Linking complex forest fuel structure and fire behavior at fine scales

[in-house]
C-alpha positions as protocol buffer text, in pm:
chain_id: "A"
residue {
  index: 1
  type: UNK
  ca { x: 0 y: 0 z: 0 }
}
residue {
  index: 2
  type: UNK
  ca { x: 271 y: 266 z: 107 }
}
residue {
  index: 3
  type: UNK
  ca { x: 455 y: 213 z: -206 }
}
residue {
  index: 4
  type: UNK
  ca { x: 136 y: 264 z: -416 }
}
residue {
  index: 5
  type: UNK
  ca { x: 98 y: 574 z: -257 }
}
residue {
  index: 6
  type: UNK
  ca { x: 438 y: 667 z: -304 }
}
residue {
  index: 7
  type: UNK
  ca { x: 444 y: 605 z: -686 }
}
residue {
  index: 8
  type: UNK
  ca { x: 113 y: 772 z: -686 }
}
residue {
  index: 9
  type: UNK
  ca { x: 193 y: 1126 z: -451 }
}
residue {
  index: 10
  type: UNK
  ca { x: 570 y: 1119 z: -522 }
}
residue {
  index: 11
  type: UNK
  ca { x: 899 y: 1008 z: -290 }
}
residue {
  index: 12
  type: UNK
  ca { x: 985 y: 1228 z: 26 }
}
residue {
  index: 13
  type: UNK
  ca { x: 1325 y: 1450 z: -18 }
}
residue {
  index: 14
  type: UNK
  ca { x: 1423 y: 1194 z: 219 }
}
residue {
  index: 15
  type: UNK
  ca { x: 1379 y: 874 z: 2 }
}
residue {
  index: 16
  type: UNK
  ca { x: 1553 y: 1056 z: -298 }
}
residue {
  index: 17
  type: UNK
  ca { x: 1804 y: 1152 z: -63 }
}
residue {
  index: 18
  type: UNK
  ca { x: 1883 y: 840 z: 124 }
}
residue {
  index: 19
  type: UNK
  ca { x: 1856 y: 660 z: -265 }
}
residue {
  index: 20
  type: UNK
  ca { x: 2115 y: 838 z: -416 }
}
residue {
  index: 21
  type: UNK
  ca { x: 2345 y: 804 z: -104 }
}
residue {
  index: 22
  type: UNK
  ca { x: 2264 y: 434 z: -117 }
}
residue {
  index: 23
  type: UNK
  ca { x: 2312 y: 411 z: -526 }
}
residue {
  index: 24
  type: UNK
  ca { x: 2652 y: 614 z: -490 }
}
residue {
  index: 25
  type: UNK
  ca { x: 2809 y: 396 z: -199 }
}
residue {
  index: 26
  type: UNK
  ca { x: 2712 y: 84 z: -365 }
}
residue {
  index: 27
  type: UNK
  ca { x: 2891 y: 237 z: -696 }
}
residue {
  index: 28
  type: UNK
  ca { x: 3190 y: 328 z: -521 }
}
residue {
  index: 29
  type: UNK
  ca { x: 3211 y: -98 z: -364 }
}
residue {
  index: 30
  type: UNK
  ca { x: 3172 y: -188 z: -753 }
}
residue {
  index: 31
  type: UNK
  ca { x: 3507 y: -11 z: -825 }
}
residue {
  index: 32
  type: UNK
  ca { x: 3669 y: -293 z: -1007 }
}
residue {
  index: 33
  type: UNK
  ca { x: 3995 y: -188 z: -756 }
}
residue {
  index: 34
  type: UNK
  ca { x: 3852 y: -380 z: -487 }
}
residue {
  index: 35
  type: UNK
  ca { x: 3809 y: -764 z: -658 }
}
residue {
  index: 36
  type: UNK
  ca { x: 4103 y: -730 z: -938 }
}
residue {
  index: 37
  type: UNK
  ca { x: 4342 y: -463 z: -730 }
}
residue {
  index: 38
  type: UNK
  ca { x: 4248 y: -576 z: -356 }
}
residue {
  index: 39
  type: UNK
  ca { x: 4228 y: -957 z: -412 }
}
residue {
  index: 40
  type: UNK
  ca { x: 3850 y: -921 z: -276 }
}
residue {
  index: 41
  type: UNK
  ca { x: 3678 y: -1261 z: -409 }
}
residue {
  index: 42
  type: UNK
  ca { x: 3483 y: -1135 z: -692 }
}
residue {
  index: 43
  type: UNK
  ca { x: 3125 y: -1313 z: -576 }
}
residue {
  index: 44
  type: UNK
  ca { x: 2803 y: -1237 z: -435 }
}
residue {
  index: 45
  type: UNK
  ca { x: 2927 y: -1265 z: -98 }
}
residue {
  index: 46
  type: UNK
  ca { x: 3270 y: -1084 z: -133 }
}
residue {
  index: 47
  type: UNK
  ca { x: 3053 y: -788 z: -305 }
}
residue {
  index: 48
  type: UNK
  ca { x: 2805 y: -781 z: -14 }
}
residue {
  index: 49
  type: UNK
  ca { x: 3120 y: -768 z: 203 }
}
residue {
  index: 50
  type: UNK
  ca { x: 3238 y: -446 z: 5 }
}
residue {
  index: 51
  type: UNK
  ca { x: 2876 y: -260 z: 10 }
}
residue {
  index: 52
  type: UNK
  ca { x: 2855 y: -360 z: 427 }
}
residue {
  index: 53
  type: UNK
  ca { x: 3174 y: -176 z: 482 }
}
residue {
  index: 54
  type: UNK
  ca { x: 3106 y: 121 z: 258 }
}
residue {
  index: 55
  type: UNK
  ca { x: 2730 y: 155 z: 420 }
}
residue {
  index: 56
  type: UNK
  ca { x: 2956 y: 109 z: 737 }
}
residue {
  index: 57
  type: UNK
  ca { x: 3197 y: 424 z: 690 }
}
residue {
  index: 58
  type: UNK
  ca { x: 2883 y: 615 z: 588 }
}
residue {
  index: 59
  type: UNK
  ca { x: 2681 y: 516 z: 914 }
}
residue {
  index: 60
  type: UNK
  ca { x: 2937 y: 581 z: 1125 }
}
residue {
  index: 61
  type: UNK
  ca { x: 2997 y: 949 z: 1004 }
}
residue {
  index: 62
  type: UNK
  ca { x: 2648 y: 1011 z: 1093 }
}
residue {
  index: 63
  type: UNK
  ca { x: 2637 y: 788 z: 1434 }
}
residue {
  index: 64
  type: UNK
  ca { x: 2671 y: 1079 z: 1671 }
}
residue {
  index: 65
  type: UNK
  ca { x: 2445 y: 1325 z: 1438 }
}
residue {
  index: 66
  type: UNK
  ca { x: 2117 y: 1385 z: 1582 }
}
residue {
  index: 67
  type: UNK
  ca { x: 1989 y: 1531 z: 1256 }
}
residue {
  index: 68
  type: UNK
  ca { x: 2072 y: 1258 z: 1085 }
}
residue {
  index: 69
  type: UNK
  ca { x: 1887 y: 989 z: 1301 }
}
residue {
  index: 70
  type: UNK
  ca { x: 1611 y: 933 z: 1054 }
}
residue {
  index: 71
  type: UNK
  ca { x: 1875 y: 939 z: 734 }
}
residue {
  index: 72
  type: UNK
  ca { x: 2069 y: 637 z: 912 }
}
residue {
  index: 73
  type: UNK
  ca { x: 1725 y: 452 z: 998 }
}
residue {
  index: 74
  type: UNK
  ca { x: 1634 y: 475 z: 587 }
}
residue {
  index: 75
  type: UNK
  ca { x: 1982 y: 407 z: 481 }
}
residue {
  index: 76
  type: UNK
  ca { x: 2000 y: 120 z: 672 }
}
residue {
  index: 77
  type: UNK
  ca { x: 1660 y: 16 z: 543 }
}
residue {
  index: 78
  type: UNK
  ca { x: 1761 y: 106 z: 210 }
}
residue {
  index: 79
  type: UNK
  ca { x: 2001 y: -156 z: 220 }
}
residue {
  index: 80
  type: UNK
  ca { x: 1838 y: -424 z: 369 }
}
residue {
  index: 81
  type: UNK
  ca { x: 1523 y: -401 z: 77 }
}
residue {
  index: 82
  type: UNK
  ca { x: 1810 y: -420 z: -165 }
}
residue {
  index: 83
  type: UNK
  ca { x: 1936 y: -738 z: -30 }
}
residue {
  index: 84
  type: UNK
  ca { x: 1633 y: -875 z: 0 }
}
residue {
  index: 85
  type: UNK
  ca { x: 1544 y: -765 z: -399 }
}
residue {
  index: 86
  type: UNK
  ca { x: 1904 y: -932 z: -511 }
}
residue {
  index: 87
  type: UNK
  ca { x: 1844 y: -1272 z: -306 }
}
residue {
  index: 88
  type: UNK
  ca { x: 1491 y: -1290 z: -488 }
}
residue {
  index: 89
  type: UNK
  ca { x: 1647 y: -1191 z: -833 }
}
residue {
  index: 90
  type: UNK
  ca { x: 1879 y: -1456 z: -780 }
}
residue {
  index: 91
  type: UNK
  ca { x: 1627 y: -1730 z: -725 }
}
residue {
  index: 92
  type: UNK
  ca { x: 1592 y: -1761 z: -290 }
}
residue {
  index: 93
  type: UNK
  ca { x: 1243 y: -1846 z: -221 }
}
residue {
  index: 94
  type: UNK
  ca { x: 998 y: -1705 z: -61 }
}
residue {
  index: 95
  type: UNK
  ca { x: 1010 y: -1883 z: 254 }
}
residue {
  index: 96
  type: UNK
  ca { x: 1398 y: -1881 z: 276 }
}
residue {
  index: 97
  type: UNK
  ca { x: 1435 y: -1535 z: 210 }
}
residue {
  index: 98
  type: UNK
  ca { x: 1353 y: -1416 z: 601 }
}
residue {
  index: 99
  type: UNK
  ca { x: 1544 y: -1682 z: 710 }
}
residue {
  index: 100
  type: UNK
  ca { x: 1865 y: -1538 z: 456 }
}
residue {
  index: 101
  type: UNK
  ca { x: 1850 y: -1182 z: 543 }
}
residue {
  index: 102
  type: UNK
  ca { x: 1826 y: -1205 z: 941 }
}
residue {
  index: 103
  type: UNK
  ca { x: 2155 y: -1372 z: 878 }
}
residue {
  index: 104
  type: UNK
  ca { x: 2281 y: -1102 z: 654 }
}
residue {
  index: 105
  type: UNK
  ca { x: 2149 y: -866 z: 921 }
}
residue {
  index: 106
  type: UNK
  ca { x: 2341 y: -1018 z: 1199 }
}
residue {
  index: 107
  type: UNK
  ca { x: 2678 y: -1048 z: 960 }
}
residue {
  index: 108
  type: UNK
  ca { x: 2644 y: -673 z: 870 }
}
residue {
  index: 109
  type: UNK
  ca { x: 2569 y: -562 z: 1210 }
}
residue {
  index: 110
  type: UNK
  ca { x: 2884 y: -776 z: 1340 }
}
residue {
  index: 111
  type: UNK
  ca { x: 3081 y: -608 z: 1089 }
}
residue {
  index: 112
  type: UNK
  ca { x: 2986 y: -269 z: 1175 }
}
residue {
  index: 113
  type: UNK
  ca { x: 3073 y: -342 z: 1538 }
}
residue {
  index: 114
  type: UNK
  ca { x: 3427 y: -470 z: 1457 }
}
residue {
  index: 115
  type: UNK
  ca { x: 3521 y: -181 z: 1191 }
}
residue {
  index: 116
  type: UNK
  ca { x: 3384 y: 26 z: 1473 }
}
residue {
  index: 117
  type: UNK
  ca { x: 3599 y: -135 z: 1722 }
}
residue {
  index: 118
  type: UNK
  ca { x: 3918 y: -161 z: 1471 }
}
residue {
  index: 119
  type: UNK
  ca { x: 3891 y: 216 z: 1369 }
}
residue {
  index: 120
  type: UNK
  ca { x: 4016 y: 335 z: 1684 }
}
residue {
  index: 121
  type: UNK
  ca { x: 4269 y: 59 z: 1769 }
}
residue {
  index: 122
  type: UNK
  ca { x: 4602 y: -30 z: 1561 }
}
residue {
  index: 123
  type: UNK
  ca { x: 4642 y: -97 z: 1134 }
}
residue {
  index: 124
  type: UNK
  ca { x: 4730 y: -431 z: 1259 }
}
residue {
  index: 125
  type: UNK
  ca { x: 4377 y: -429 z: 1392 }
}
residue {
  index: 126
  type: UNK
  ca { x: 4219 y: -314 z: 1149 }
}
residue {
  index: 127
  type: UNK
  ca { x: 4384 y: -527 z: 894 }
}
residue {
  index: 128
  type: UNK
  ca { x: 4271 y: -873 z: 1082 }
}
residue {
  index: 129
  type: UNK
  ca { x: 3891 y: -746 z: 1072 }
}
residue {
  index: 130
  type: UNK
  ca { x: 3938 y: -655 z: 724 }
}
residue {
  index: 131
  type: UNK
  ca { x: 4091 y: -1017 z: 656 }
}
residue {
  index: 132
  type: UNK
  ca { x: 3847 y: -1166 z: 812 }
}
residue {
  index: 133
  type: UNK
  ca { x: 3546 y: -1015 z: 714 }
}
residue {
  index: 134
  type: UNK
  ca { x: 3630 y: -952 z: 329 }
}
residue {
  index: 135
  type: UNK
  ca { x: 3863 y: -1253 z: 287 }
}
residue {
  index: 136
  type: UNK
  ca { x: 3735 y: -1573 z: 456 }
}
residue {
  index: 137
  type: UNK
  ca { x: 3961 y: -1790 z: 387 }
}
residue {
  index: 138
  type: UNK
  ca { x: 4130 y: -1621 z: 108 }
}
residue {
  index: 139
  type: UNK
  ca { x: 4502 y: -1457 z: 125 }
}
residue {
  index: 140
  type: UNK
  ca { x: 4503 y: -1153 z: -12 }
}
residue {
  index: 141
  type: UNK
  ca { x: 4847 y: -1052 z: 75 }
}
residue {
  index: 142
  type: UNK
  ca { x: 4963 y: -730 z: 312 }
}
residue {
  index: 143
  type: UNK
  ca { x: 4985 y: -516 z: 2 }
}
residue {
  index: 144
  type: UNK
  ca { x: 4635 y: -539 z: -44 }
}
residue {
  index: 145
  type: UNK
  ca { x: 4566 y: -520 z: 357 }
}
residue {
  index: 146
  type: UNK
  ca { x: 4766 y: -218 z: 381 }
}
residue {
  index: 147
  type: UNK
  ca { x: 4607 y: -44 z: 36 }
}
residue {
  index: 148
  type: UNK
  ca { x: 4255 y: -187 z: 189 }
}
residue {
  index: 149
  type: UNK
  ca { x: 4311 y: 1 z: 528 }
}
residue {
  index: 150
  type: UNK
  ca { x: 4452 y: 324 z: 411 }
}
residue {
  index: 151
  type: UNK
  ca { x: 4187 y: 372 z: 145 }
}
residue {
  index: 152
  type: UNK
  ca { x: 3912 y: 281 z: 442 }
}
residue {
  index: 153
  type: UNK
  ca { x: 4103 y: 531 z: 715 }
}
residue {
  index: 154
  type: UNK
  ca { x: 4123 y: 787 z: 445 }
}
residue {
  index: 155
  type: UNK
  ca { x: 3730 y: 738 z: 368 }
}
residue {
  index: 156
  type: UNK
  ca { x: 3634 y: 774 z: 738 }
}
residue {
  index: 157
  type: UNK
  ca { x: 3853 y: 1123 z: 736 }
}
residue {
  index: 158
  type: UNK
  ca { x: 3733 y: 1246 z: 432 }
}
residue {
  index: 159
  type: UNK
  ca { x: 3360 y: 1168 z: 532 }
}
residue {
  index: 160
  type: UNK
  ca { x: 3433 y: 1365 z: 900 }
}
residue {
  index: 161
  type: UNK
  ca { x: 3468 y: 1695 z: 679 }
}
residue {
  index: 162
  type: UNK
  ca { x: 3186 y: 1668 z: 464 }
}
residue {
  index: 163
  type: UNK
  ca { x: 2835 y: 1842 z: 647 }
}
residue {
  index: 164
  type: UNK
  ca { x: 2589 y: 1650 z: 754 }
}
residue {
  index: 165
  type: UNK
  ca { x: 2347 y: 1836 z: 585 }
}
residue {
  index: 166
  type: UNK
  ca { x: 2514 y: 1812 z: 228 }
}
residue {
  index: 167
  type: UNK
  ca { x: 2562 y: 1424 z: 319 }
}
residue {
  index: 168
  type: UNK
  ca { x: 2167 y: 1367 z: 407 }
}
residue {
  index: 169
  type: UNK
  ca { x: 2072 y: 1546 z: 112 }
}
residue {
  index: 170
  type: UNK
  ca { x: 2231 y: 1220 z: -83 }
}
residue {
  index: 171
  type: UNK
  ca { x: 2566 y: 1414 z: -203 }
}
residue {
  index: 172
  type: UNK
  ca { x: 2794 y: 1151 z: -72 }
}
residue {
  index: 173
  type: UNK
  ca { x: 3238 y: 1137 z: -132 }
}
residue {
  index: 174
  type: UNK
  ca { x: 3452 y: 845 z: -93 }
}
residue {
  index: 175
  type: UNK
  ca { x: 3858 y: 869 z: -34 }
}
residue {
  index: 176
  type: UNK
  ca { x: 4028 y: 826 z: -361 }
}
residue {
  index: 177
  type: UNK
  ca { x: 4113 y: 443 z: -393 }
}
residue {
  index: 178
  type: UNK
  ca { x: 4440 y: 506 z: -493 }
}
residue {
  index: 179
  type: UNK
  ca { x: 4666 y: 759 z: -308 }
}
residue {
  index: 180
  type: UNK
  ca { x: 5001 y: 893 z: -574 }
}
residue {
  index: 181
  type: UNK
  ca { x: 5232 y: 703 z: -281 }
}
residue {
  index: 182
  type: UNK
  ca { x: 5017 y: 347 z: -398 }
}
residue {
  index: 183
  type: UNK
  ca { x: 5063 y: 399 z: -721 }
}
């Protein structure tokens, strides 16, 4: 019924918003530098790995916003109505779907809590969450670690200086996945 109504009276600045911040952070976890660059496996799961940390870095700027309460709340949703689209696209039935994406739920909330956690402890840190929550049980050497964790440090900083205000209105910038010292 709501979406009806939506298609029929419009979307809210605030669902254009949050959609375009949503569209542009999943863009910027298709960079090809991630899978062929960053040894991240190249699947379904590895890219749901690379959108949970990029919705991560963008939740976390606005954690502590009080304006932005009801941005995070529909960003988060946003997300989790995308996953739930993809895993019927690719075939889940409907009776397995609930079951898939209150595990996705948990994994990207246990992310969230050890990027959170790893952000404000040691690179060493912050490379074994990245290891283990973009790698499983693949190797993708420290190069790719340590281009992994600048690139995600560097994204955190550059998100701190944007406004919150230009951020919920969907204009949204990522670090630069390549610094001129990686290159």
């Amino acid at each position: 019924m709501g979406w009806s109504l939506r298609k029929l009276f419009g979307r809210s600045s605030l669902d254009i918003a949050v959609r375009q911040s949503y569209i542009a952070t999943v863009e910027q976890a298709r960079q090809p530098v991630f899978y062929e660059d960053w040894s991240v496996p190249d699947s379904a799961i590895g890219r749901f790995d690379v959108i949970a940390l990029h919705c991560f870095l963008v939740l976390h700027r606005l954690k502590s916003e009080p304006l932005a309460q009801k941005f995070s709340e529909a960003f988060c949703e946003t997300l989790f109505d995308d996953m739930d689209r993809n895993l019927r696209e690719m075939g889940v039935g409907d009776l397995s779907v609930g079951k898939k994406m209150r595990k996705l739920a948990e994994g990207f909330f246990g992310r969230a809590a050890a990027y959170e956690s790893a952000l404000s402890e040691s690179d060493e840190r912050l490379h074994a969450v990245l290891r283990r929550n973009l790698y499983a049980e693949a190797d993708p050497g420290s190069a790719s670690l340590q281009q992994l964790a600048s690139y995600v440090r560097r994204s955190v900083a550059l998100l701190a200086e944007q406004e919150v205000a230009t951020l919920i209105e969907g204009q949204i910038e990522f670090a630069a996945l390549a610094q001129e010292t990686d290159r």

Improved fire management of savannas and open woodlands requires better understanding of the fundamental connection between fuel heterogeneity, variation in fire behaviour and the influence of fire variation on vegetation feedbacks. In this study, we introduce a novel approach to predicting fire behaviour at the submetre scale, including measurements of forest understorey fuels using ground-based LIDAR (light detection and ranging) coupled with infrared thermography for recording precise fire temperatures. We used ensemble classification and regression trees to examine the relationships between fuel characteristics and fire temperature dynamics. Fire behaviour was best predicted by characterising fuelbed heterogeneity and continuity across multiple plots of similar fire intensity, where impacts from plot-to-plot variation in fuel, fire and weather did not overwhelm the effects of fuels. The individual plot-level results revealed the significance of specific fuel types (e.g. bare soil, pine leaf litter) as well as the spatial configuration of fire. This was the first known study to link the importance of fuelbed continuity and the heterogeneity associated with fuel types to fire behaviour at metre to submetre scales and provides the next step in understanding the complex responses of vegetation to fire behaviour.